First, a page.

After six years away from music, the rapper’s come of age.

All clothing and accessories LOUIS VUITTON MEN’S AW18 PRE-COLLECTION

All clothing and accessories LOUIS VUITTON MEN’S AW18 PRE-COLLECTION

“I feel like it was very natural for me to talk about what self-love has been for me in the past few years,” Diggy Simmons says gently from the other side of the Atlantic. The 23-year-old rapper-singer is in Brooklyn “just hanging out” and professing insecurities to me as sensitively as an old friend. “Getting here — to the point of even making an album — I have been saying throughout this whole process it’s been an obstacle just to let go, to allow myself to enjoy what I do, not think about what critics would say.”

It’s been six and a half years since Simmons last released a body of work. “I wasn’t putting anything out because I was in my head so much,” he confesses, explaining the wait for his forthcoming, yet to be titled second record. His debut, 2012’s Unexpected Arrival, was laced with grandeur; listenable and catchy, it told exactly the kind of narrative you’d expect from a 17 year old. The son of Run DMC’s Joseph Simmons, his childhood was televised on MTV’s Run’s House and his adolescence existed in a strange place, somewhere between already being known as a kid and having to present himself to the world as a young adult. With a touch of braggadocio, Unexpected Arrival was an album about wanting it; an album with something to prove.

All clothing and accessories LOUIS VUITTON MEN’S AW18 PRE-COLLECTION

“It became exhausting and not a fun process,” Simmons sighs. “I was hung up on ‘this has to be better’, or not doing the music because I wasn’t feeling the best about myself, I wasn’t feeling good enough. A lot was holding me back and a lot of that had to do with a lack of love that I had for myself for many reasons… That’s been one of the obstacles on the way to this album, allowing myself to let go and put my best effort forward no matter what the result may be. For a lot of people my age, that’s an obstacle I see often.”

His return to music is a joyous celebration of finally being comfortable in himself. Released in August, single “It Is What It Is” has become Simmons’ “perfect mission statement”, a mantra to remind himself and his listeners that being yourself is enough; a modern iteration of “Que Sera Sera”. Cinematic and warm, the track swells with strings and gospel-lite harmonies while his voice carries itself with so much understated confidence and maturity, the teenager from his debut LP is all but vanished. “I feel like there’s still pressure,” he readily admits. “I always say just because I made the album, it’s not like all these [insecurities] have gone away… It does feel like a big feat for me because I’ve gotten out of my old ways and it feels so good to say that I have music, I stopped over-thinking that process.”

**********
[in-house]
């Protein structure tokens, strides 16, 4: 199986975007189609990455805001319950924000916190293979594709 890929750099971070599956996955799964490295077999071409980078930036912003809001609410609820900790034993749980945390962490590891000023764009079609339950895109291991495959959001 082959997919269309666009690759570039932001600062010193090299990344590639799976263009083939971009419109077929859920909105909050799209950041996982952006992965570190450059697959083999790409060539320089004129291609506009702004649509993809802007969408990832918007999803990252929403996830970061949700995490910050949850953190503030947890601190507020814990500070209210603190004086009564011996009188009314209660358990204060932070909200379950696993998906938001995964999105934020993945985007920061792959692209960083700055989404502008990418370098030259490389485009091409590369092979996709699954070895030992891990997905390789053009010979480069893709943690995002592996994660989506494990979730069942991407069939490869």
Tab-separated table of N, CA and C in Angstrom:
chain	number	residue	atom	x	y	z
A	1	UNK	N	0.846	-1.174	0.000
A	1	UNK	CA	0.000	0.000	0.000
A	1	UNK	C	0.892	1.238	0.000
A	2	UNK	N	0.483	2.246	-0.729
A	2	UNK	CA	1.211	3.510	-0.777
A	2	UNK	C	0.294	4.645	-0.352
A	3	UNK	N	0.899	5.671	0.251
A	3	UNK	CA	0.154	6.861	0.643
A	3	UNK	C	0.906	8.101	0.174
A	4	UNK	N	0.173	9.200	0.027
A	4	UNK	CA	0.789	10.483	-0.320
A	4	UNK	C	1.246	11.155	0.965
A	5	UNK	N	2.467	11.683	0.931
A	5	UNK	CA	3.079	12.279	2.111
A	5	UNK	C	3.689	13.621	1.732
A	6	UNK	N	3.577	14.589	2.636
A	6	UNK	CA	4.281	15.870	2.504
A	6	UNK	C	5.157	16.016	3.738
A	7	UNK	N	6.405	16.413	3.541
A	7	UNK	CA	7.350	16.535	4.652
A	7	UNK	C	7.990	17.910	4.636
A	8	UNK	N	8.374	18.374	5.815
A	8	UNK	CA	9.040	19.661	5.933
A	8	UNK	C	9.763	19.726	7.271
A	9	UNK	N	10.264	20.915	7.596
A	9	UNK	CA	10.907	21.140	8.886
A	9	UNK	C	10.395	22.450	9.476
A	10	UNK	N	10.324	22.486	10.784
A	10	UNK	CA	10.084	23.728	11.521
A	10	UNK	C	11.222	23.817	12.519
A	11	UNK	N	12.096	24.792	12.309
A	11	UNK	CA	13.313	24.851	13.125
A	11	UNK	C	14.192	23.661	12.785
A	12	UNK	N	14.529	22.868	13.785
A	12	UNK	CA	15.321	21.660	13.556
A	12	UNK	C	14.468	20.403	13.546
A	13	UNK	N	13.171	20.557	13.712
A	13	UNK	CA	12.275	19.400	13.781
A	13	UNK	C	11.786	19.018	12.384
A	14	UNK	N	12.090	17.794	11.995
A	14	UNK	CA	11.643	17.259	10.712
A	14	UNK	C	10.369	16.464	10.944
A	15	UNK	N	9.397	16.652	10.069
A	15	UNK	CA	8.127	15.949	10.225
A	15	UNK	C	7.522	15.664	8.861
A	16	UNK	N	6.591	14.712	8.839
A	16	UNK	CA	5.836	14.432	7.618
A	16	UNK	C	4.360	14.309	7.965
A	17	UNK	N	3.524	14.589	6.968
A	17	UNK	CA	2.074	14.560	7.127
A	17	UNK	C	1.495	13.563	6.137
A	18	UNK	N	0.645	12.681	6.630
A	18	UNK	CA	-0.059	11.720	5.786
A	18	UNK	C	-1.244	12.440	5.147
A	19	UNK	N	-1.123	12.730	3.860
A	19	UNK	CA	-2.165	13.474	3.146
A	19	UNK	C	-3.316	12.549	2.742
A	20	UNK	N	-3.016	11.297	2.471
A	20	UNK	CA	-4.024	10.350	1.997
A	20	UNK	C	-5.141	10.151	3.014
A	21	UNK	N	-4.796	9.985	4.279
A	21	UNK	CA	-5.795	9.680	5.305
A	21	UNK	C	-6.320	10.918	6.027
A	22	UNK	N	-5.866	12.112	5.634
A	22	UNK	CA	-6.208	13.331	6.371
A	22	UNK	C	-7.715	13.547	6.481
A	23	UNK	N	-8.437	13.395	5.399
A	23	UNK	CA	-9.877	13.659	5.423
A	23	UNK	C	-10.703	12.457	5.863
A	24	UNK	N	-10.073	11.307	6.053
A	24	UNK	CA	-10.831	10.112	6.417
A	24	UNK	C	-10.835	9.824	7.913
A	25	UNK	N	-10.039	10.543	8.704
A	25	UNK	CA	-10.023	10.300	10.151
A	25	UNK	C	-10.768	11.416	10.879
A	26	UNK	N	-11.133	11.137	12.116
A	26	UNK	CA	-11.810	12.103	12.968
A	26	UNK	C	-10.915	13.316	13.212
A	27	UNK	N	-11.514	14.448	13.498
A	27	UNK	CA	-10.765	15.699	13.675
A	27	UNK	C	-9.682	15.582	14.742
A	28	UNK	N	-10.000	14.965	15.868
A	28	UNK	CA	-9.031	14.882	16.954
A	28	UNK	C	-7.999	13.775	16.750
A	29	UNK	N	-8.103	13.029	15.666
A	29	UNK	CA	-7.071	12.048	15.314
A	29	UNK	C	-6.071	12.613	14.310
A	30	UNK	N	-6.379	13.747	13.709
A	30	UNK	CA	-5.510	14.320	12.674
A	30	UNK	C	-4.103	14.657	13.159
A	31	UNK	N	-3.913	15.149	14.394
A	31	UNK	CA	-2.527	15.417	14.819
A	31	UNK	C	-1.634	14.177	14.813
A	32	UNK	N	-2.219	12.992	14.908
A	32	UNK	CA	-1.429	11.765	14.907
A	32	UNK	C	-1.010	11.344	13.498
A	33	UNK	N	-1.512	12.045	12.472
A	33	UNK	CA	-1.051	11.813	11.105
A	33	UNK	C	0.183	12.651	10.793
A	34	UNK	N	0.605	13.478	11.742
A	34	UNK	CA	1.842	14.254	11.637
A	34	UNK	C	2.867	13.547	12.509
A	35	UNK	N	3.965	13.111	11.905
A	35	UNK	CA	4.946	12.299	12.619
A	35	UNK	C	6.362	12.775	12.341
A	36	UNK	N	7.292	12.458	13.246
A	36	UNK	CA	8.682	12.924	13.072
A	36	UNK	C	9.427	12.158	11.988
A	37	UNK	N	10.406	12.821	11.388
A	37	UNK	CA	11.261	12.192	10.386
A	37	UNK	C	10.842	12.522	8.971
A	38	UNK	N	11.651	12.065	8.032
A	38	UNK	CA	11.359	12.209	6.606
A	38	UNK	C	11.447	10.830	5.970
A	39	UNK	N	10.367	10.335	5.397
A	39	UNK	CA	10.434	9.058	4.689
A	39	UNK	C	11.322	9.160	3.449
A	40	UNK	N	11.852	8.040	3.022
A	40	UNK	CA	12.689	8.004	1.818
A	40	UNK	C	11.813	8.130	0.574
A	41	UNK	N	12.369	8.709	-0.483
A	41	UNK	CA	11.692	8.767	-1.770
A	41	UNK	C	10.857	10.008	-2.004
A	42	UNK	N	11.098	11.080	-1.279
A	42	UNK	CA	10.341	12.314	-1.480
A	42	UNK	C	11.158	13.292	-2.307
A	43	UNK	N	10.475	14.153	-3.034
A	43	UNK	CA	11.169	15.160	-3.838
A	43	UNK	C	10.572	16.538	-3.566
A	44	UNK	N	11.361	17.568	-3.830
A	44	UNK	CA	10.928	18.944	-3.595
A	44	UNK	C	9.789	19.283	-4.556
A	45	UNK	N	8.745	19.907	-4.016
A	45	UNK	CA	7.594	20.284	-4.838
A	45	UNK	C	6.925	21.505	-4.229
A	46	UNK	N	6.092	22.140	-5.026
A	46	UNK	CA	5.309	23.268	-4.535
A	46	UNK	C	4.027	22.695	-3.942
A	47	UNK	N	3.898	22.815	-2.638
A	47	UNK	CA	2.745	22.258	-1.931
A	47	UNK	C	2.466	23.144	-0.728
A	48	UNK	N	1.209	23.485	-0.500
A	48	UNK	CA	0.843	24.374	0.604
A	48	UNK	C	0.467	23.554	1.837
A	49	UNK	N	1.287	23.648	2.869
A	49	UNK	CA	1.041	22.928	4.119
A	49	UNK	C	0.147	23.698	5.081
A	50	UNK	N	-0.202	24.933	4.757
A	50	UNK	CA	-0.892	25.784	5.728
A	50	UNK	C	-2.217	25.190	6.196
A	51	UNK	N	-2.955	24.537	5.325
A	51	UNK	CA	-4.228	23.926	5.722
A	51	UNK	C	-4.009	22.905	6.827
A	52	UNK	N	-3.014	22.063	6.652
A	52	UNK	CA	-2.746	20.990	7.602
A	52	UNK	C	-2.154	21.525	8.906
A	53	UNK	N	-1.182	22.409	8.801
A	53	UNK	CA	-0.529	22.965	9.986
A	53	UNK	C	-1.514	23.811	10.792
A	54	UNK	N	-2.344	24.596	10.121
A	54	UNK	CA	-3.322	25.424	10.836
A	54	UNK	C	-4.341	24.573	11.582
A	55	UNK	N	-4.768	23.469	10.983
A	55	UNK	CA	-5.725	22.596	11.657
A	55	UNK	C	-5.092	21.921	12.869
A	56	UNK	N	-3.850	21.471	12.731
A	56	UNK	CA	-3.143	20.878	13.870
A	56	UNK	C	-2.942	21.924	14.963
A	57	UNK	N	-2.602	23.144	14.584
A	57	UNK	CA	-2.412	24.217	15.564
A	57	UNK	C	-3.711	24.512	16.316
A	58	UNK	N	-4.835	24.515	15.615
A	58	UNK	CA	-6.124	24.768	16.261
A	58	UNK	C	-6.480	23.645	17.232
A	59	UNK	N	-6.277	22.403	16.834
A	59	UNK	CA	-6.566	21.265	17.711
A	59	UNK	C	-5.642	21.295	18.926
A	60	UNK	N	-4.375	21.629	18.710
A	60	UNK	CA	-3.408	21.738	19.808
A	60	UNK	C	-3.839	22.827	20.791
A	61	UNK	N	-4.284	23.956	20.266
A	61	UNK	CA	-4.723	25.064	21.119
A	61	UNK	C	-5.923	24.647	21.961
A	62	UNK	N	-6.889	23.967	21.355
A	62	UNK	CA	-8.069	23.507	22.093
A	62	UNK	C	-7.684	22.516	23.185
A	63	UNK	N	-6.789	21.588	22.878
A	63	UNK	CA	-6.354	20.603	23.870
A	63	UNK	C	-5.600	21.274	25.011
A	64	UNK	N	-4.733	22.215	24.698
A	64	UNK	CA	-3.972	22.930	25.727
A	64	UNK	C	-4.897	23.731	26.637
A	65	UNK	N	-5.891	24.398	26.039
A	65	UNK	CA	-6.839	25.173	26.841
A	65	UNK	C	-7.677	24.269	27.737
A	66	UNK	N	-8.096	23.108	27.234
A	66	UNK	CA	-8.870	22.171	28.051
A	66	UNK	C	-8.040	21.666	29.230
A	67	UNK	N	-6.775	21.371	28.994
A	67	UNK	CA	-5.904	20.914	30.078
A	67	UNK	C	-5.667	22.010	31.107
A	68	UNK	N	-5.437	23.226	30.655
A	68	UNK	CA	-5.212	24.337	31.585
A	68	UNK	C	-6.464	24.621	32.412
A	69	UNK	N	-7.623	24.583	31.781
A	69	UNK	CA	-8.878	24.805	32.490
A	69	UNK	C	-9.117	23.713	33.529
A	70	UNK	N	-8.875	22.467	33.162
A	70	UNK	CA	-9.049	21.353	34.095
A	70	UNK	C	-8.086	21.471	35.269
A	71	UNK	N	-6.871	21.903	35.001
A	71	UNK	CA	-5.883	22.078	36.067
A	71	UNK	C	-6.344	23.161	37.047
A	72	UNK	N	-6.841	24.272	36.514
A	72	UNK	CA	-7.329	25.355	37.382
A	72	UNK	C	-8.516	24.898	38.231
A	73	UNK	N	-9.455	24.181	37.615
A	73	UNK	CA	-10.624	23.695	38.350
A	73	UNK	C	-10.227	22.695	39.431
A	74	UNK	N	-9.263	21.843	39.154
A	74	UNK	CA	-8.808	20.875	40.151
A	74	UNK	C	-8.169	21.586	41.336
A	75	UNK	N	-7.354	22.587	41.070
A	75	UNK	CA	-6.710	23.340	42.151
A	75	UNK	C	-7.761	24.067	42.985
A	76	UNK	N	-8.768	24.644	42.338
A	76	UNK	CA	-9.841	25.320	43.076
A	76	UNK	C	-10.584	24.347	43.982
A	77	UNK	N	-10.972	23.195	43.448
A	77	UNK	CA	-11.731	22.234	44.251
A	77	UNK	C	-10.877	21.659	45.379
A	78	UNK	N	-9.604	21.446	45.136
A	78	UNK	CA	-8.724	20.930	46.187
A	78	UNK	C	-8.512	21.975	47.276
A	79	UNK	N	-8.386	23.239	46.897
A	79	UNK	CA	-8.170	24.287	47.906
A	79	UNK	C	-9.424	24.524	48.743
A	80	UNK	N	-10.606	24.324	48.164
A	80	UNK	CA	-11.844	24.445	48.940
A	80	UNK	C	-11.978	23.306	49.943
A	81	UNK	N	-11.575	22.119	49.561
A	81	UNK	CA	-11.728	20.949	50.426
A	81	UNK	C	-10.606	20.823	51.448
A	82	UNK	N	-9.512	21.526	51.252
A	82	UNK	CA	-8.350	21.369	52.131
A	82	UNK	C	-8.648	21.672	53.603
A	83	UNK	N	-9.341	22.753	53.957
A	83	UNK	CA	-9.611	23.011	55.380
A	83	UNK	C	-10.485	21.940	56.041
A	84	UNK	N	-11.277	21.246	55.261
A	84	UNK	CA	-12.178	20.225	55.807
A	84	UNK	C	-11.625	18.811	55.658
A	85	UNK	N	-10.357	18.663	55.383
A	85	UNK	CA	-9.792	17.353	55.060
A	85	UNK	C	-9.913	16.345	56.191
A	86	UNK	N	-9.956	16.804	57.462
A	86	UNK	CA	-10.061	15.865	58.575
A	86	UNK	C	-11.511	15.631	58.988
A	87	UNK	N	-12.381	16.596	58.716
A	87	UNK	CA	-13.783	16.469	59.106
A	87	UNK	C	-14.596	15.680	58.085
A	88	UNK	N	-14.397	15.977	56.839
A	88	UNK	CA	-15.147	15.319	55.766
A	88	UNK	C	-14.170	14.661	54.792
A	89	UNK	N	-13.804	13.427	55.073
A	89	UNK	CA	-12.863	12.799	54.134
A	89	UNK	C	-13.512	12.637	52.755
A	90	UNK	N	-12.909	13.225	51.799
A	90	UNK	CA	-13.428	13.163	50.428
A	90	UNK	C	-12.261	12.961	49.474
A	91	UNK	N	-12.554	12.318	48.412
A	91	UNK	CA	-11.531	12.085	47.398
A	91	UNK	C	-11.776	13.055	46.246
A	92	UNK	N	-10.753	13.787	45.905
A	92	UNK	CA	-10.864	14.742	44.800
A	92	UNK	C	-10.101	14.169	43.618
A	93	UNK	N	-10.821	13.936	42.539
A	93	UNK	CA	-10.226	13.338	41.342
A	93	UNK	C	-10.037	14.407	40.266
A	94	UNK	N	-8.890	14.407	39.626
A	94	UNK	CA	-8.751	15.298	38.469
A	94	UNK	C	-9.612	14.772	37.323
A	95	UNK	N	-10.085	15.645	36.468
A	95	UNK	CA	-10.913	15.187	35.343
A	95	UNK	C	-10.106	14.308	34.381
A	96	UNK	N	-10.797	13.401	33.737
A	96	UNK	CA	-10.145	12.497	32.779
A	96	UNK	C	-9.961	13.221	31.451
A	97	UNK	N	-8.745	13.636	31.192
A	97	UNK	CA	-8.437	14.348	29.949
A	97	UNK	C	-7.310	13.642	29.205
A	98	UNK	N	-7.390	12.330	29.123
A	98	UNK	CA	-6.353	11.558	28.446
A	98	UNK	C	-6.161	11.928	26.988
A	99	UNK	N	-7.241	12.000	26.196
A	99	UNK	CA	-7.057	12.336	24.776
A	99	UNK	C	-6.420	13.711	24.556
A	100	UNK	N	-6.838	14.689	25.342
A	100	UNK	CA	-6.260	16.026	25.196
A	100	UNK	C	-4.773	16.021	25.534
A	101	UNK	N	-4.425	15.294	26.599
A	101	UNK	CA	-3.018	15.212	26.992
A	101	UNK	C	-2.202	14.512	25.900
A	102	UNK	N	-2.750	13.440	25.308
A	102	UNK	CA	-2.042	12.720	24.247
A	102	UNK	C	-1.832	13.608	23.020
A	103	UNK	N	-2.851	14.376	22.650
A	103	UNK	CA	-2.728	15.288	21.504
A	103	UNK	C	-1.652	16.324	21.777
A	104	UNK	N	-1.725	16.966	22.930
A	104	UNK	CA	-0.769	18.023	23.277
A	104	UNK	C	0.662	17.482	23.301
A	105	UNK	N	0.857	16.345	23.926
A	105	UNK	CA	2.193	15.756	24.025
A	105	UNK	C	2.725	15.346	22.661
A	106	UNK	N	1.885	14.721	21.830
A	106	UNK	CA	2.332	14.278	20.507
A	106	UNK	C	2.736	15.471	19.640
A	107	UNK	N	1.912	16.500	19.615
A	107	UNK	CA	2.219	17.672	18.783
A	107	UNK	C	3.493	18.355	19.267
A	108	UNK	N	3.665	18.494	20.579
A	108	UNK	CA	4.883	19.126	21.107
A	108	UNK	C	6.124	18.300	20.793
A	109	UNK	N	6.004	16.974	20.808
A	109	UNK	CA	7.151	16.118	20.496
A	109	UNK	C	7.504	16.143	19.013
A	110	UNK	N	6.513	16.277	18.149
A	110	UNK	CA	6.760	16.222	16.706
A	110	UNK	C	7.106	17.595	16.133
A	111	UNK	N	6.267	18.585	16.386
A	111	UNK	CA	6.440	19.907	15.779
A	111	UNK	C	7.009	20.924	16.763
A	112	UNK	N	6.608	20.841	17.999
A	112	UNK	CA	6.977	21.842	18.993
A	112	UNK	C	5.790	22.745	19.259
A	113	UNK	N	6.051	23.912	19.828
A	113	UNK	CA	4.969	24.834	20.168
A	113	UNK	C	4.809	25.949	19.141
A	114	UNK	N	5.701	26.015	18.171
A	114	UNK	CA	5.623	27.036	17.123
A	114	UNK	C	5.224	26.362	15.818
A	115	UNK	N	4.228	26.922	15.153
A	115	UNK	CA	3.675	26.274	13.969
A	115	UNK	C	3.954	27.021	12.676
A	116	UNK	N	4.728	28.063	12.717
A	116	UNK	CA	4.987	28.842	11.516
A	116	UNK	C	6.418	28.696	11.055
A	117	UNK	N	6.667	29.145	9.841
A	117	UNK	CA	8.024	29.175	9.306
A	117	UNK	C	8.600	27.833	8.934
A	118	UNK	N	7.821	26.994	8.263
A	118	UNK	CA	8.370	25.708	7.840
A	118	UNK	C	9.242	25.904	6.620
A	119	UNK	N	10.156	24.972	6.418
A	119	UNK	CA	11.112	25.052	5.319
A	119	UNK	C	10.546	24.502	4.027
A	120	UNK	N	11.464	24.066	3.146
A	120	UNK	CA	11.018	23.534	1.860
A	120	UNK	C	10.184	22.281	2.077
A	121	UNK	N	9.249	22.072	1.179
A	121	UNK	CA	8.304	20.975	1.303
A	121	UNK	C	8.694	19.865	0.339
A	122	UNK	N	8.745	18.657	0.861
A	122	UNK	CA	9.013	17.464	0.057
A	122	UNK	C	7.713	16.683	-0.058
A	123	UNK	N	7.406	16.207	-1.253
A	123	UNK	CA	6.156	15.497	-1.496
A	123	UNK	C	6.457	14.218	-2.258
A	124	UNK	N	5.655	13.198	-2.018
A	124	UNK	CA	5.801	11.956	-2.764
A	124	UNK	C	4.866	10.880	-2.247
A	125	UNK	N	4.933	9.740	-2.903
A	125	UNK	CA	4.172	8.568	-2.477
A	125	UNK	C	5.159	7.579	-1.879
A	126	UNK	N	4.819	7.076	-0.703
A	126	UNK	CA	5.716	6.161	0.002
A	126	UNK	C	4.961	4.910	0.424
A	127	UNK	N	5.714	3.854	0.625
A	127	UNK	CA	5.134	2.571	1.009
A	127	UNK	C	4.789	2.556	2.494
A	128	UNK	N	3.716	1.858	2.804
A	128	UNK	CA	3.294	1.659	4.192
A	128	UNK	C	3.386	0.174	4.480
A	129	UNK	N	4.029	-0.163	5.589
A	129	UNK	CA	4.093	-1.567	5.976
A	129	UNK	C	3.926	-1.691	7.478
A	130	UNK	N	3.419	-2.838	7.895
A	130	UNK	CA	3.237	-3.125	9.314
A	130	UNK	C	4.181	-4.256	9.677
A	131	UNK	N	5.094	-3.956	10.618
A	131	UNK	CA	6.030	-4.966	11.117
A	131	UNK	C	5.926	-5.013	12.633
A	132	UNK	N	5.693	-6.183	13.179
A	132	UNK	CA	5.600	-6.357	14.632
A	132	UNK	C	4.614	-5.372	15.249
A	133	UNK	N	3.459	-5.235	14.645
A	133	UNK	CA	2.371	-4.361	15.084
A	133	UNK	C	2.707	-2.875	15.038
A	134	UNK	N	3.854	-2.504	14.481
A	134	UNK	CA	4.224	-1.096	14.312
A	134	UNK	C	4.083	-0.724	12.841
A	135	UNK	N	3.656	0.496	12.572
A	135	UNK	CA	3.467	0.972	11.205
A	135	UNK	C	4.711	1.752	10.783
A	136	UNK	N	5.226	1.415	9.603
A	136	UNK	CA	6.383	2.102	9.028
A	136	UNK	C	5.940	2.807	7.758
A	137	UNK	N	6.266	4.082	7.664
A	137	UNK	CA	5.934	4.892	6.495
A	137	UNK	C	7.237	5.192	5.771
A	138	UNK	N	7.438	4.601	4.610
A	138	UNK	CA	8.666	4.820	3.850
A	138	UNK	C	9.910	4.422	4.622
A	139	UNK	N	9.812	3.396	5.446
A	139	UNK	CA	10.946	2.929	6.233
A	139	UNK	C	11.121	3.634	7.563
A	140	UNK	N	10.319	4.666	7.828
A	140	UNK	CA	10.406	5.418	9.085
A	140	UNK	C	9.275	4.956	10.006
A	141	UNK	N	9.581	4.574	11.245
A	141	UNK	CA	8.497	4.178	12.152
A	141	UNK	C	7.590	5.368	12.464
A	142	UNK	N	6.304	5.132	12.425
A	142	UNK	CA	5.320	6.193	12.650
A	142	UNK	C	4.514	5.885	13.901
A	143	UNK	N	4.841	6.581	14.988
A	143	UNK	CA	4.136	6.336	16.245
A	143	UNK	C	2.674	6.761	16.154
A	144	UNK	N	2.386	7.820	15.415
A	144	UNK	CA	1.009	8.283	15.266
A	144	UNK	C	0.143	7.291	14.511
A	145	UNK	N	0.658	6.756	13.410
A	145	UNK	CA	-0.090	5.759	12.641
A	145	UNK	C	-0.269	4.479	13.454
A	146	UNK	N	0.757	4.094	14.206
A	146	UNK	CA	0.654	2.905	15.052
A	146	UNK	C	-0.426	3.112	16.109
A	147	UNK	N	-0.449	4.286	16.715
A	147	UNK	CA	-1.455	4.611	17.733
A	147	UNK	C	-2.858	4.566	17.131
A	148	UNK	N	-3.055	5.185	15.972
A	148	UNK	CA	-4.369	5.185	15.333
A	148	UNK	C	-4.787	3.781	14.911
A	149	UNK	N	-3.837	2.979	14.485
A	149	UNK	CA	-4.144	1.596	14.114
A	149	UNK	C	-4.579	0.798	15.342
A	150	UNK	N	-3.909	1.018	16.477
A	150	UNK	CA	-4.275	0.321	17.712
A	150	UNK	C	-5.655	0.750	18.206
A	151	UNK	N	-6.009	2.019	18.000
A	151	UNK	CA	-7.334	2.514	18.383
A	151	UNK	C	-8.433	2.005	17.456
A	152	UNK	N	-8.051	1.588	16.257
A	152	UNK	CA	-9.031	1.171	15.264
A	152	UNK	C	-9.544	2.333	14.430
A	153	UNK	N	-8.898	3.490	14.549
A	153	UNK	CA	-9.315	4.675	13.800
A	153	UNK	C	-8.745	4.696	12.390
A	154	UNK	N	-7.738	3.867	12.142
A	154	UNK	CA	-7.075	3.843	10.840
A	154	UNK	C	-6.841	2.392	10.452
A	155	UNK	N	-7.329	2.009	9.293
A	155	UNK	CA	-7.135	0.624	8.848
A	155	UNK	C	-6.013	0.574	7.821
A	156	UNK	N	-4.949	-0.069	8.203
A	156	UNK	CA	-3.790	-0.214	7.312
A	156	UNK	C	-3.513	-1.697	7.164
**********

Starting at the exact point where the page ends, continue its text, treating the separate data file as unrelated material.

All clothing and accessories LOUIS VUITTON MEN’S AW18 PRE-COLLECTION

Recorded in California at the start of the year, Simmons completed the album — due for release this October — in just four short months. “I didn’t necessarily have the expectations of a full project being completed,” he insists, “I was more so just excited to make music again, it always feels so good. A full album came out of it from January to May… I think we just got a great tempo over time, we had a clear vision of what it was that we wanted to accomplish with it and didn’t get sidetracked.” Ploughing his own life for lyrics surely aided the fast turnaround, from faked pregnancies to the perils of social media pressure, the record’s an autobiographical insight to Simmons’ last six years away.

“My favourite rappers have had some of the greatest personal stories in their raps,” he reasons, “I always enjoy it when I hear them do that, so it always feels right to express myself in that way… I feel like I’ve always been vulnerable, that’s always what my music has been… But compared to my last project when I was 17, at 23 you’re a completely different person. I’ve been through way more, I’ve felt way more than I did at that age. So it has been a little more nerve-wracking being like, ‘Wow, I’m about to share a lot.’ But I feel like I’ve got more comfortable with it.” Now, Simmons’ music is serving the same purpose as his heroes’ — the likes of Kanye, Jay Z and Nas — did for him. “People normalised the things that I’m talking about by telling me, ‘I relate so much.’ That’s the most fulfilling part about making the music that I’ve made – the messages I’ve had. It helps, and it’s the most awesome feeling.”

That’s what he’s cultivating, a sonic safe space of acceptance, to help both himself and his audience realise flaws and trials are universal. “I hope people are able to relate,” Simmons concludes, “and it’ll allow them to get through certain things… There’s so many different layers, it’s a life album. That’s what we are as people, we’re never one way all the time, we have this array of emotions. On one song I can be completely cocky and boastful, all into myself, and on another song I can be doubting myself and unsure. That’s what life is.”

All clothing and accessories LOUIS VUITTON MEN’S AW18 PRE-COLLECTION
All clothing and accessories LOUIS VUITTON MEN’S AW18 PRE-COLLECTION
All clothing and accessories LOUIS VUITTON MEN’S AW18 PRE-COLLECTION

Taken from the Autumn 2018 issue; out now and available to buy here.

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